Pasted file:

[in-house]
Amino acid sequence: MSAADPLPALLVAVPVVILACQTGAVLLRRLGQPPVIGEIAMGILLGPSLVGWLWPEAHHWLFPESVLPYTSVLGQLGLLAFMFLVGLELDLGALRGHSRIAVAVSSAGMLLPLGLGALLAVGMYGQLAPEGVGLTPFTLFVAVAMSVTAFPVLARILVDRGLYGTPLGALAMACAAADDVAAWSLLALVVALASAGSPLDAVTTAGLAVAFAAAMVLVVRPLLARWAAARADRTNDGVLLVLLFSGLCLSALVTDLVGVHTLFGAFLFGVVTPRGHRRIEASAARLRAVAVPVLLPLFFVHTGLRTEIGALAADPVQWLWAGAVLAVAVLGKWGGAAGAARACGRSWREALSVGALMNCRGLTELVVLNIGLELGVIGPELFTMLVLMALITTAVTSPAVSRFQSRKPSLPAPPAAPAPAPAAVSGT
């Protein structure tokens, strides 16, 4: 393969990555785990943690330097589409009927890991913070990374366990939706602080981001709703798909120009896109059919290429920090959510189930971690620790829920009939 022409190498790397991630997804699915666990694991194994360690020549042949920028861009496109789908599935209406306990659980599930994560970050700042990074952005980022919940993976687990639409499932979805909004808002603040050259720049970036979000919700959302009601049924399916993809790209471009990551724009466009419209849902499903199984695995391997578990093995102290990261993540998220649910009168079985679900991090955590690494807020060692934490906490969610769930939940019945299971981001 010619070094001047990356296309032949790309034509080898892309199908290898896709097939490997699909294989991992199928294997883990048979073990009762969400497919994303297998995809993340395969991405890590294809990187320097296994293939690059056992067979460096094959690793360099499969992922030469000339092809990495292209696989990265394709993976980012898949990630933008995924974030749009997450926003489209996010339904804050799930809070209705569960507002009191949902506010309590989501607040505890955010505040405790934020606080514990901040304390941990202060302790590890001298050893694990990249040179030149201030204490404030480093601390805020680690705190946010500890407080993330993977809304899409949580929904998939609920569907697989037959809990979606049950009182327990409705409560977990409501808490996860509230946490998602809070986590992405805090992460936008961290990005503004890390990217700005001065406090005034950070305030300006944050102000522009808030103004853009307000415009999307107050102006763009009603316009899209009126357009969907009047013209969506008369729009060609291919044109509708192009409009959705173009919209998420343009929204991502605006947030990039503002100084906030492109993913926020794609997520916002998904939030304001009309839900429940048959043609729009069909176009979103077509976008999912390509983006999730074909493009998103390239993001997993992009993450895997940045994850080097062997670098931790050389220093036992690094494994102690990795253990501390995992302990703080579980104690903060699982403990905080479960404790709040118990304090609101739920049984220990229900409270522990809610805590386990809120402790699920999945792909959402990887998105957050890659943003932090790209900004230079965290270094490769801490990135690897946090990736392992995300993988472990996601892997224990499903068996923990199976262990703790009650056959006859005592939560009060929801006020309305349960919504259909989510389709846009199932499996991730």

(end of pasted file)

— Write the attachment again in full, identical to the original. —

[in-house]
Amino acid sequence: MSAADPLPALLVAVPVVILACQTGAVLLRRLGQPPVIGEIAMGILLGPSLVGWLWPEAHHWLFPESVLPYTSVLGQLGLLAFMFLVGLELDLGALRGHSRIAVAVSSAGMLLPLGLGALLAVGMYGQLAPEGVGLTPFTLFVAVAMSVTAFPVLARILVDRGLYGTPLGALAMACAAADDVAAWSLLALVVALASAGSPLDAVTTAGLAVAFAAAMVLVVRPLLARWAAARADRTNDGVLLVLLFSGLCLSALVTDLVGVHTLFGAFLFGVVTPRGHRRIEASAARLRAVAVPVLLPLFFVHTGLRTEIGALAADPVQWLWAGAVLAVAVLGKWGGAAGAARACGRSWREALSVGALMNCRGLTELVVLNIGLELGVIGPELFTMLVLMALITTAVTSPAVSRFQSRKPSLPAPPAAPAPAPAAVSGT
């Protein structure tokens, strides 16, 4: 393969990555785990943690330097589409009927890991913070990374366990939706602080981001709703798909120009896109059919290429920090959510189930971690620790829920009939 022409190498790397991630997804699915666990694991194994360690020549042949920028861009496109789908599935209406306990659980599930994560970050700042990074952005980022919940993976687990639409499932979805909004808002603040050259720049970036979000919700959302009601049924399916993809790209471009990551724009466009419209849902499903199984695995391997578990093995102290990261993540998220649910009168079985679900991090955590690494807020060692934490906490969610769930939940019945299971981001 010619070094001047990356296309032949790309034509080898892309199908290898896709097939490997699909294989991992199928294997883990048979073990009762969400497919994303297998995809993340395969991405890590294809990187320097296994293939690059056992067979460096094959690793360099499969992922030469000339092809990495292209696989990265394709993976980012898949990630933008995924974030749009997450926003489209996010339904804050799930809070209705569960507002009191949902506010309590989501607040505890955010505040405790934020606080514990901040304390941990202060302790590890001298050893694990990249040179030149201030204490404030480093601390805020680690705190946010500890407080993330993977809304899409949580929904998939609920569907697989037959809990979606049950009182327990409705409560977990409501808490996860509230946490998602809070986590992405805090992460936008961290990005503004890390990217700005001065406090005034950070305030300006944050102000522009808030103004853009307000415009999307107050102006763009009603316009899209009126357009969907009047013209969506008369729009060609291919044109509708192009409009959705173009919209998420343009929204991502605006947030990039503002100084906030492109993913926020794609997520916002998904939030304001009309839900429940048959043609729009069909176009979103077509976008999912390509983006999730074909493009998103390239993001997993992009993450895997940045994850080097062997670098931790050389220093036992690094494994102690990795253990501390995992302990703080579980104690903060699982403990905080479960404790709040118990304090609101739920049984220990229900409270522990809610805590386990809120402790699920999945792909959402990887998105957050890659943003932090790209900004230079965290270094490769801490990135690897946090990736392992995300993988472990996601892997224990499903068996923990199976262990703790009650056959006859005592939560009060929801006020309305349960919504259909989510389709846009199932499996991730």